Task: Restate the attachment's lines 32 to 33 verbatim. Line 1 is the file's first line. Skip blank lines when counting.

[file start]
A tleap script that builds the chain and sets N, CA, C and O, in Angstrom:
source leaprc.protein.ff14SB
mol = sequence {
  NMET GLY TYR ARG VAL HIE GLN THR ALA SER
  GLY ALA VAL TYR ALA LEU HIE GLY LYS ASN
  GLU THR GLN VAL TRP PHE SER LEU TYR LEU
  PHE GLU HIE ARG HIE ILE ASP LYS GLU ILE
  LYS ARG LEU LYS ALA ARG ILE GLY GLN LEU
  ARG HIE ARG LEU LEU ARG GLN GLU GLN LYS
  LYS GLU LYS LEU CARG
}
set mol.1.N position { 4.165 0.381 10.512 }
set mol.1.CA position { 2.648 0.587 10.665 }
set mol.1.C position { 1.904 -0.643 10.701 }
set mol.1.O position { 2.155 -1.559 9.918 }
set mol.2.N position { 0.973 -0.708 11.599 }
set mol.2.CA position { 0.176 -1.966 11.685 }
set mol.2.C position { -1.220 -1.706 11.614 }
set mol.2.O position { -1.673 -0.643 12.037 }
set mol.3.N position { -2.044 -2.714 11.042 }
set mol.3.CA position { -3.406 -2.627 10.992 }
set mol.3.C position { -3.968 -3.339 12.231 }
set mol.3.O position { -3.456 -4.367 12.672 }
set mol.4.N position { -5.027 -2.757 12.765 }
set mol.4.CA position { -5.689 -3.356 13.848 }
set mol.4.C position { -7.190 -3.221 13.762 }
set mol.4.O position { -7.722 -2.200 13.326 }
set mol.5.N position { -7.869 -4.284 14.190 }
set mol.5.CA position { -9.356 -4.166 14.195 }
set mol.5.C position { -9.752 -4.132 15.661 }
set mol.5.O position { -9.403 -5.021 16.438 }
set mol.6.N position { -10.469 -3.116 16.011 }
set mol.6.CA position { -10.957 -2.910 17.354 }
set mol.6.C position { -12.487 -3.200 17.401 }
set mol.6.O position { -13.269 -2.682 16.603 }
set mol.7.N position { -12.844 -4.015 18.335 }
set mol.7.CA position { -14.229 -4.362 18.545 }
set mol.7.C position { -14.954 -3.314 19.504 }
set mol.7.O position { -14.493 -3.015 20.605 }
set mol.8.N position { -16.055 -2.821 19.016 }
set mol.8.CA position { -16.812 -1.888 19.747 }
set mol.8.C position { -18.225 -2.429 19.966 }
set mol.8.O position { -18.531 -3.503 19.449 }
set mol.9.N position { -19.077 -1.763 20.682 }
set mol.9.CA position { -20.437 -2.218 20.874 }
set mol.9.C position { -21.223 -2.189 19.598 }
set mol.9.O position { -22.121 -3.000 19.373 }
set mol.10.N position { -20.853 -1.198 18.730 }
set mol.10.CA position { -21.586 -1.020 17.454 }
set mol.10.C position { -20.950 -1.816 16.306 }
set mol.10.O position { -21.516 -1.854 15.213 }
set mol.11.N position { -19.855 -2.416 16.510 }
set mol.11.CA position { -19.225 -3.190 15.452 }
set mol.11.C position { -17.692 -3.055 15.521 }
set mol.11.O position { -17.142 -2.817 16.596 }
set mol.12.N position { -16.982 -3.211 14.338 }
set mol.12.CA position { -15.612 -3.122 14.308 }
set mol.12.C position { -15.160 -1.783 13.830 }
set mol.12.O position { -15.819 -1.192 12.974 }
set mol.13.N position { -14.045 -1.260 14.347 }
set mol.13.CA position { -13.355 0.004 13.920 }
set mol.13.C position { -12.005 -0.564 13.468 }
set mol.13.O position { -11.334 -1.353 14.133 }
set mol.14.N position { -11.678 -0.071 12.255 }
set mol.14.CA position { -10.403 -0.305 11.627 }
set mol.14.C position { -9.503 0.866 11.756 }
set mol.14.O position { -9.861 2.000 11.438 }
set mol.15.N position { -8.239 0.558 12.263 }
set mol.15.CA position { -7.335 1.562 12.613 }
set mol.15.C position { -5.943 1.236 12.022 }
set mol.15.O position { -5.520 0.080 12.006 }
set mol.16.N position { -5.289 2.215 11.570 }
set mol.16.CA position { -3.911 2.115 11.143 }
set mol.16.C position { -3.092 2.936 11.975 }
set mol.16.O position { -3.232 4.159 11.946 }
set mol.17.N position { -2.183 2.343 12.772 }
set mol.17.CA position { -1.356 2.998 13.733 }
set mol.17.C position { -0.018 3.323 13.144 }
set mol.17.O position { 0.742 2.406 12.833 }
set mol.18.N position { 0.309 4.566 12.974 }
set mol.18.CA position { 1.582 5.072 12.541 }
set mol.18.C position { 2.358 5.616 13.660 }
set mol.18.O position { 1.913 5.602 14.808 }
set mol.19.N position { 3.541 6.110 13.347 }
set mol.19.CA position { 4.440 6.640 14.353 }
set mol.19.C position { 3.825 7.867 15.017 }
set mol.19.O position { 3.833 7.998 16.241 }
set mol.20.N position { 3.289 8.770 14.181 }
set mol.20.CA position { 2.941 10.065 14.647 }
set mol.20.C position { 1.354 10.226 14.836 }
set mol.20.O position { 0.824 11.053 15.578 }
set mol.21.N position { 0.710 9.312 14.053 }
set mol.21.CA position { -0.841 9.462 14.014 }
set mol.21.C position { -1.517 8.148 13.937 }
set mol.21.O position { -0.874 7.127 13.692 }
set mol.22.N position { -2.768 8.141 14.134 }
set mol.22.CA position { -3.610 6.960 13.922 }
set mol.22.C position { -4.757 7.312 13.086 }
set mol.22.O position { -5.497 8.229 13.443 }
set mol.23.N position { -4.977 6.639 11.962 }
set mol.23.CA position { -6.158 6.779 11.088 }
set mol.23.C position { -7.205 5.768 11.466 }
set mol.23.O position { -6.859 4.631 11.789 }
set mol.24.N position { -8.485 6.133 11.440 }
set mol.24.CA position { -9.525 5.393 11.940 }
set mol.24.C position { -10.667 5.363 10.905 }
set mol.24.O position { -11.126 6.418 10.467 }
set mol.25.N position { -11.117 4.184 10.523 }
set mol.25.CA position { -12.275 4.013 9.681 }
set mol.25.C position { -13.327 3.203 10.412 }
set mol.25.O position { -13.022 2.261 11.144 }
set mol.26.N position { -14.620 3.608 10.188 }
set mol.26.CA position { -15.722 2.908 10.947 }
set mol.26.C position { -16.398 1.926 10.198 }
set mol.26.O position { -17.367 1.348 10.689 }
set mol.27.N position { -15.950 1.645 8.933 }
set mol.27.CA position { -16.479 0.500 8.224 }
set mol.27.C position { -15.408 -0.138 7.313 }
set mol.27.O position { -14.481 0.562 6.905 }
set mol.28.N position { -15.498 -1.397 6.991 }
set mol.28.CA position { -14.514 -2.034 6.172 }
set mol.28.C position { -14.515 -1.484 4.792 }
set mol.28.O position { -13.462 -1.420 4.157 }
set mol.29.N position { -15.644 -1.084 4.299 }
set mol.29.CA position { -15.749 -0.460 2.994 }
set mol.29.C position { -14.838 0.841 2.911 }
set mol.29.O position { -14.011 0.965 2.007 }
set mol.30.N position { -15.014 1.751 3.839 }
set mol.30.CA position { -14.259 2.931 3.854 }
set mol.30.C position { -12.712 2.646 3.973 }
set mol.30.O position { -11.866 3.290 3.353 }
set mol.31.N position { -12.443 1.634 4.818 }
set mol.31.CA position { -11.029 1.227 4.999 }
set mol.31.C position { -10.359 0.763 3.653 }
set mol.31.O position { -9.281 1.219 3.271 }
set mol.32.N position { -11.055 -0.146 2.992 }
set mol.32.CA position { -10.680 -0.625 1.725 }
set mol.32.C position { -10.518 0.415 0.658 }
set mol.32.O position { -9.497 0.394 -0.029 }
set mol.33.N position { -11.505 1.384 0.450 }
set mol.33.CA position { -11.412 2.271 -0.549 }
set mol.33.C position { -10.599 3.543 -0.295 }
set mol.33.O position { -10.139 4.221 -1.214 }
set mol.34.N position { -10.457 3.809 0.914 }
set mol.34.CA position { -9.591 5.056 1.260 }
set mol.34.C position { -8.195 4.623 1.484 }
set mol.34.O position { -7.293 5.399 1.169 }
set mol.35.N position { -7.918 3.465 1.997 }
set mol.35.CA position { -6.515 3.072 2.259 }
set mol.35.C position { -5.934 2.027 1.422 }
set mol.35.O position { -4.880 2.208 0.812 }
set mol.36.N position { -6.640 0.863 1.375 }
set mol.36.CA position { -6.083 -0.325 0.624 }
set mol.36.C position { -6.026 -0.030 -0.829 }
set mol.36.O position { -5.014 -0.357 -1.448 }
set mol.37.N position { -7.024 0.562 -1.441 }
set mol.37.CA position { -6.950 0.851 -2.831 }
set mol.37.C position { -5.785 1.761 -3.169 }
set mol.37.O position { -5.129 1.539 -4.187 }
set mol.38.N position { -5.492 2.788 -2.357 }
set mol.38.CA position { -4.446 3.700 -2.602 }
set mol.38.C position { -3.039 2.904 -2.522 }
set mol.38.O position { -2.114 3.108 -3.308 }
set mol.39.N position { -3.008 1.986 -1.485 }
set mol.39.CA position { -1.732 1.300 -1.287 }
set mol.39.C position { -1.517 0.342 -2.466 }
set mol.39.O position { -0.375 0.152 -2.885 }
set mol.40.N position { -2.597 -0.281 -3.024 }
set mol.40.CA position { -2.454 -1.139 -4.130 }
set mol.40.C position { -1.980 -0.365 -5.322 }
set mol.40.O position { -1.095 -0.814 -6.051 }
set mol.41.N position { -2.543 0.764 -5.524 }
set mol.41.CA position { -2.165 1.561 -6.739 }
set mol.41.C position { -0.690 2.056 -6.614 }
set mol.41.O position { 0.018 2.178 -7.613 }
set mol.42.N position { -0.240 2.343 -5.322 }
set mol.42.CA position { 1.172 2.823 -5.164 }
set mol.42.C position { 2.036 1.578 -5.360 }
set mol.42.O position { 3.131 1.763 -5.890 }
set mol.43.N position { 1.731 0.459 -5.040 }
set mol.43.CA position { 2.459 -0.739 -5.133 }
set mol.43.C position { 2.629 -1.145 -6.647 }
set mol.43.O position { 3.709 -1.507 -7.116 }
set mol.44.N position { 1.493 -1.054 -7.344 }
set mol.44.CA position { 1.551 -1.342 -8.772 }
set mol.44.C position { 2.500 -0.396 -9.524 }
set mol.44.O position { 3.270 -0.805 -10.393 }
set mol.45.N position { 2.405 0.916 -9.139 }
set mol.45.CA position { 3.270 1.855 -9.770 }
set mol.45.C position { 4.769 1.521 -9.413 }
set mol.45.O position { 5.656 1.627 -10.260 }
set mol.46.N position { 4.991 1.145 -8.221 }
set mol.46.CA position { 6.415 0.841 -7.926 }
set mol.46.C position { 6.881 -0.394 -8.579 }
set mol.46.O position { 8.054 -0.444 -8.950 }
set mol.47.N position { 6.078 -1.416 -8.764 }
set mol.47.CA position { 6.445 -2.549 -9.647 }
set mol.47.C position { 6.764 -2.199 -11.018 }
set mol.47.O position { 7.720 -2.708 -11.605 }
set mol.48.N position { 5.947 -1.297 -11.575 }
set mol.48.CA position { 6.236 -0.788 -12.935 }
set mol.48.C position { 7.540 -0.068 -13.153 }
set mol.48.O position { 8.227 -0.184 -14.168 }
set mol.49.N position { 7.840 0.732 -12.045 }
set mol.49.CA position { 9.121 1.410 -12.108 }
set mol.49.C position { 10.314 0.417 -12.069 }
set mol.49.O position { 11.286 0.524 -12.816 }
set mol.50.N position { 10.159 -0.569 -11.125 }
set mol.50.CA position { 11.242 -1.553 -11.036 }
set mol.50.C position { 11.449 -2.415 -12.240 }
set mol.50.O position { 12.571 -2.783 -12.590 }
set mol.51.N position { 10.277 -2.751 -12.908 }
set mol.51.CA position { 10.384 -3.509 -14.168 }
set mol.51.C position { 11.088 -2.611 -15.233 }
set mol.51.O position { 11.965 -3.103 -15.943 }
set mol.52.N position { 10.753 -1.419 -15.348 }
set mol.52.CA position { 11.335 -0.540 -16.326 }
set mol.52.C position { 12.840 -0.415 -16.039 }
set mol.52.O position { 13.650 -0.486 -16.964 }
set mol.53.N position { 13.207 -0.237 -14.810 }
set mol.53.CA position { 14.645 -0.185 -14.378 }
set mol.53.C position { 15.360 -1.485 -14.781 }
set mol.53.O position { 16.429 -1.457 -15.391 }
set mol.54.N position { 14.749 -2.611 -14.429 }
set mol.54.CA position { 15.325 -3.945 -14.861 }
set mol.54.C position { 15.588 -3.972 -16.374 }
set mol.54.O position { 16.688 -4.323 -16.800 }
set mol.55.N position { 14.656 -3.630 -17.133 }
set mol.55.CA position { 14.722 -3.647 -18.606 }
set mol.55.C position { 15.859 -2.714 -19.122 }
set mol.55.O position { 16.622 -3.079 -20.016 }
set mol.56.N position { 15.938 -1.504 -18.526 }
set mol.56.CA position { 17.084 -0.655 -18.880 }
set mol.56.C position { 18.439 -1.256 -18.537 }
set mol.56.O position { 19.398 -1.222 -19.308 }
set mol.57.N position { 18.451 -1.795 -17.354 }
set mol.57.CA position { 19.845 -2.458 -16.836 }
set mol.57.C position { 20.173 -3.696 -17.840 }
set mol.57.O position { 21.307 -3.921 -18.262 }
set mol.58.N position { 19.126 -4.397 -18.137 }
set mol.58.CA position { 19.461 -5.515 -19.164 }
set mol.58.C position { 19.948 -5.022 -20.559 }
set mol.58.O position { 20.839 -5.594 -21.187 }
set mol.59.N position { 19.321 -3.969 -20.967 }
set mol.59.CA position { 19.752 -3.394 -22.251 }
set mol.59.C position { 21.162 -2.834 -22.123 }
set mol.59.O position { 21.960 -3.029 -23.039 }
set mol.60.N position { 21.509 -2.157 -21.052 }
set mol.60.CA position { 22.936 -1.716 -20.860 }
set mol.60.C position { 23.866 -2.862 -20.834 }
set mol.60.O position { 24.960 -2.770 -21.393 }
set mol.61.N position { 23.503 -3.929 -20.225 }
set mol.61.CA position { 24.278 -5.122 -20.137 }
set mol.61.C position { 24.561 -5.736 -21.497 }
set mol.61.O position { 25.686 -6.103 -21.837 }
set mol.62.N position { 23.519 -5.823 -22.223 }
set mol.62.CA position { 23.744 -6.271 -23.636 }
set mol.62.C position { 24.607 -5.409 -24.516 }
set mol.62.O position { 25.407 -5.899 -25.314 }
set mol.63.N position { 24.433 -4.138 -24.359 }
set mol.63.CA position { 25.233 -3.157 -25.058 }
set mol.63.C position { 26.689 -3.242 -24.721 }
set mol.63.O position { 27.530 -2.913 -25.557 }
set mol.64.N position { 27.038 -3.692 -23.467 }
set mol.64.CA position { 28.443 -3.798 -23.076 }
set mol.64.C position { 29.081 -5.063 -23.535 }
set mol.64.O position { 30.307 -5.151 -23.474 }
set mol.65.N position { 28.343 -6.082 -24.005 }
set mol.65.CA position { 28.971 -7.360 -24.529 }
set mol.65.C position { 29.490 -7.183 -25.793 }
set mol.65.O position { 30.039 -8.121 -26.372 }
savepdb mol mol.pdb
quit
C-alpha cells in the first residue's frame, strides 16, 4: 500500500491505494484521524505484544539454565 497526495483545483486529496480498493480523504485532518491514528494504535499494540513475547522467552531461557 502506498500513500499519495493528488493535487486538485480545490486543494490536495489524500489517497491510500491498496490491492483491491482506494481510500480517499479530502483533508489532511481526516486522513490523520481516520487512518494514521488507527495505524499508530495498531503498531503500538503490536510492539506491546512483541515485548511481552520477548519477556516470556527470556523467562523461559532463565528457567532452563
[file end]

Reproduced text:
set mol.6.N position { -10.469 -3.116 16.011 }
set mol.6.CA position { -10.957 -2.910 17.354 }